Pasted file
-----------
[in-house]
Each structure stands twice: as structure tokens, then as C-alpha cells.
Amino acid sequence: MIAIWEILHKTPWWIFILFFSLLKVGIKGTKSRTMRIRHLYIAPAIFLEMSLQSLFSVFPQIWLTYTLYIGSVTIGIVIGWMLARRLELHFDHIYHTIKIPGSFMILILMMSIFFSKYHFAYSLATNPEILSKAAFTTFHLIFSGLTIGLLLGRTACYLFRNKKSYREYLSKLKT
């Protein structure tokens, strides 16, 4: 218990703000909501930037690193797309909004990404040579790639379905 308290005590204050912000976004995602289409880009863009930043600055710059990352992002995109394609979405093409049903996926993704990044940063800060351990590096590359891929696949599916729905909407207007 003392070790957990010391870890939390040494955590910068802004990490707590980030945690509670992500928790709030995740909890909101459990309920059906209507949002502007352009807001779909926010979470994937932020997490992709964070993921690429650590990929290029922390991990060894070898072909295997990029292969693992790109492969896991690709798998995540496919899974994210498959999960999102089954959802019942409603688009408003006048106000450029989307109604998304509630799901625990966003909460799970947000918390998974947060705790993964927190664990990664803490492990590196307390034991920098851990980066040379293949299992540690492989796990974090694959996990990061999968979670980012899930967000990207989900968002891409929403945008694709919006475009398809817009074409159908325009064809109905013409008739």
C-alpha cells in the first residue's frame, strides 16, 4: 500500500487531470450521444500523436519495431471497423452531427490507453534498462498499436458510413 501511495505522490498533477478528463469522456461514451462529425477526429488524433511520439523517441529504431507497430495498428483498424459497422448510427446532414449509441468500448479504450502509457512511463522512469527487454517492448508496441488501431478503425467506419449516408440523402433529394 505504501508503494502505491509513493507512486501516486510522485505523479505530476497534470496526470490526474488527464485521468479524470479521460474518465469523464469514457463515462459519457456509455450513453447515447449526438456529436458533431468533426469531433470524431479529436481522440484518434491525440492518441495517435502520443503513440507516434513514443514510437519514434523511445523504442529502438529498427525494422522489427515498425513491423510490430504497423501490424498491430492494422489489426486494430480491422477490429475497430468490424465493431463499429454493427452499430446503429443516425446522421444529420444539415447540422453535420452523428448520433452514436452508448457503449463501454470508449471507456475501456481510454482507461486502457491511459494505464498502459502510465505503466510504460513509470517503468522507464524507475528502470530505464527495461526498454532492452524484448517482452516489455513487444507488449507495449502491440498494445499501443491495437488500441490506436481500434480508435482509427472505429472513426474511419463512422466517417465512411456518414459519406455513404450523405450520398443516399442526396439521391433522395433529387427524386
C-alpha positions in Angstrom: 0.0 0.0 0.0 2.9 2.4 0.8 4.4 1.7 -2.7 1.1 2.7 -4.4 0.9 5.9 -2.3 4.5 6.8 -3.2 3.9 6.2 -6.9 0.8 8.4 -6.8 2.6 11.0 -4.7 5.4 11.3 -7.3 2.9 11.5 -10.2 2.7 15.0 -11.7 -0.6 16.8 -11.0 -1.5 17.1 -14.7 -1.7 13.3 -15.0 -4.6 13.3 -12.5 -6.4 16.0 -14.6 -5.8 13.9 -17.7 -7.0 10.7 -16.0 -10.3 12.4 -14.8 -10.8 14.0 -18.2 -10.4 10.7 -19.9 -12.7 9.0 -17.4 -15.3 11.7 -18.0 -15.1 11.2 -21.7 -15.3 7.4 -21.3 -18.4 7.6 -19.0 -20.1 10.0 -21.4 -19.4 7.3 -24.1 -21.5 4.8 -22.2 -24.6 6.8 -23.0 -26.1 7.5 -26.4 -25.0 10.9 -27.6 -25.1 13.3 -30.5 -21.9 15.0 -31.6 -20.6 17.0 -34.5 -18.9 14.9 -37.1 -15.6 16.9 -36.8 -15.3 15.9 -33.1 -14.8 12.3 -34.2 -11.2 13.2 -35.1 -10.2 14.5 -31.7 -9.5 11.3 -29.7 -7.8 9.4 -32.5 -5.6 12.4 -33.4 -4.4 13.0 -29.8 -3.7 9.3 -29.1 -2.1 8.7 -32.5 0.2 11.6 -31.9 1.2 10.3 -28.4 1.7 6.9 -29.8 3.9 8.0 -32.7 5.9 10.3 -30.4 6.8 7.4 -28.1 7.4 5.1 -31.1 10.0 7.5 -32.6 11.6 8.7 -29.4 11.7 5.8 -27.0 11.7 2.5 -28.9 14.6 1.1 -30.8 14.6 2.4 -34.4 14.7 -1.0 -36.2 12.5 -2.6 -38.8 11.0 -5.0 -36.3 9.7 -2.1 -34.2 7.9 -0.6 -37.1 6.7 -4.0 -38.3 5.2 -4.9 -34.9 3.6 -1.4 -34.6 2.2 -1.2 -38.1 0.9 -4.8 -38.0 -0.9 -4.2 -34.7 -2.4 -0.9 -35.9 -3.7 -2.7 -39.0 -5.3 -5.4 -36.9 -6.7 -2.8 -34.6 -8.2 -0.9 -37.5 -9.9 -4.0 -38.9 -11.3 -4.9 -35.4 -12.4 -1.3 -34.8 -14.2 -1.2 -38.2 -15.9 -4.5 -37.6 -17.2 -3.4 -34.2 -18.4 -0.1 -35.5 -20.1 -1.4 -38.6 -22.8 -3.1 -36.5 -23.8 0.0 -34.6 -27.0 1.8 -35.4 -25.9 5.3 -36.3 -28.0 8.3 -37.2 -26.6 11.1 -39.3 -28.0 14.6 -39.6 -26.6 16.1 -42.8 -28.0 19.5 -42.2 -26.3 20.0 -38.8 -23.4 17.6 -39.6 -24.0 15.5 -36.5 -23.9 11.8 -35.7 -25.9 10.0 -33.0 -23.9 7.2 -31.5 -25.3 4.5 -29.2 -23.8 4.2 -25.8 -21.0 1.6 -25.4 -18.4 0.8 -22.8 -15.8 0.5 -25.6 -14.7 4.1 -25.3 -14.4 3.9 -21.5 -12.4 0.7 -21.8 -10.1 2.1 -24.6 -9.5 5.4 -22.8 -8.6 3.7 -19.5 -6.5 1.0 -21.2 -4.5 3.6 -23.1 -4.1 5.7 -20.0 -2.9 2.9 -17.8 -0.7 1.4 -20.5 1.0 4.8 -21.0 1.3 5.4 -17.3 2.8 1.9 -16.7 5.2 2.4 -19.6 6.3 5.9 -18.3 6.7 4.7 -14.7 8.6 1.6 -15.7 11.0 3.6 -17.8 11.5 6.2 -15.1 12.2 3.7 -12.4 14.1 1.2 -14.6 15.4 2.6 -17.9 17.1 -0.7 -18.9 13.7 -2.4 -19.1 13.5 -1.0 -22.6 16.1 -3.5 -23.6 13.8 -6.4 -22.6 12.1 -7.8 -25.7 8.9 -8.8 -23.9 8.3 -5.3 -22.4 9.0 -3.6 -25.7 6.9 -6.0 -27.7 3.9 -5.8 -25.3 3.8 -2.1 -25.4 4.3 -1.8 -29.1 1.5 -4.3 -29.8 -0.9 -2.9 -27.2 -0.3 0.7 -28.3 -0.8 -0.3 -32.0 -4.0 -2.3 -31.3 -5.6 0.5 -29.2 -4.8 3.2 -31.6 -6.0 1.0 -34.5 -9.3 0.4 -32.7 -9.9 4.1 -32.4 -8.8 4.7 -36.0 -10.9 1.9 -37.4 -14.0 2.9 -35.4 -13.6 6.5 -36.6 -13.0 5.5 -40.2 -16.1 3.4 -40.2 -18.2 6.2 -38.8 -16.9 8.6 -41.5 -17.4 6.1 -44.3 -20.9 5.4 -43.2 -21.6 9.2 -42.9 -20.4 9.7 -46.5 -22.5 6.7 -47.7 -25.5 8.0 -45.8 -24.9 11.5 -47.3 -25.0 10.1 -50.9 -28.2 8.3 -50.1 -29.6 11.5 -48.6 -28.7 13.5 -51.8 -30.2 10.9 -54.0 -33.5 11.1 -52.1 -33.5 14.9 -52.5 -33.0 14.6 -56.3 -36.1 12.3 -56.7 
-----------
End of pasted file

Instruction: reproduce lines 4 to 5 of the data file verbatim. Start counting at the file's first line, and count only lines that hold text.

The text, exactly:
């Protein structure tokens, strides 16, 4: 218990703000909501930037690193797309909004990404040579790639379905 308290005590204050912000976004995602289409880009863009930043600055710059990352992002995109394609979405093409049903996926993704990044940063800060351990590096590359891929696949599916729905909407207007 003392070790957990010391870890939390040494955590910068802004990490707590980030945690509670992500928790709030995740909890909101459990309920059906209507949002502007352009807001779909926010979470994937932020997490992709964070993921690429650590990929290029922390991990060894070898072909295997990029292969693992790109492969896991690709798998995540496919899974994210498959999960999102089954959802019942409603688009408003006048106000450029989307109604998304509630799901625990966003909460799970947000918390998974947060705790993964927190664990990664803490492990590196307390034991920098851990980066040379293949299992540690492989796990974090694959996990990061999968979670980012899930967000990207989900968002891409929403945008694709919006475009398809817009074409159908325009064809109905013409008739």
C-alpha cells in the first residue's frame, strides 16, 4: 500500500487531470450521444500523436519495431471497423452531427490507453534498462498499436458510413 501511495505522490498533477478528463469522456461514451462529425477526429488524433511520439523517441529504431507497430495498428483498424459497422448510427446532414449509441468500448479504450502509457512511463522512469527487454517492448508496441488501431478503425467506419449516408440523402433529394 505504501508503494502505491509513493507512486501516486510522485505523479505530476497534470496526470490526474488527464485521468479524470479521460474518465469523464469514457463515462459519457456509455450513453447515447449526438456529436458533431468533426469531433470524431479529436481522440484518434491525440492518441495517435502520443503513440507516434513514443514510437519514434523511445523504442529502438529498427525494422522489427515498425513491423510490430504497423501490424498491430492494422489489426486494430480491422477490429475497430468490424465493431463499429454493427452499430446503429443516425446522421444529420444539415447540422453535420452523428448520433452514436452508448457503449463501454470508449471507456475501456481510454482507461486502457491511459494505464498502459502510465505503466510504460513509470517503468522507464524507475528502470530505464527495461526498454532492452524484448517482452516489455513487444507488449507495449502491440498494445499501443491495437488500441490506436481500434480508435482509427472505429472513426474511419463512422466517417465512411456518414459519406455513404450523405450520398443516399442526396439521391433522395433529387427524386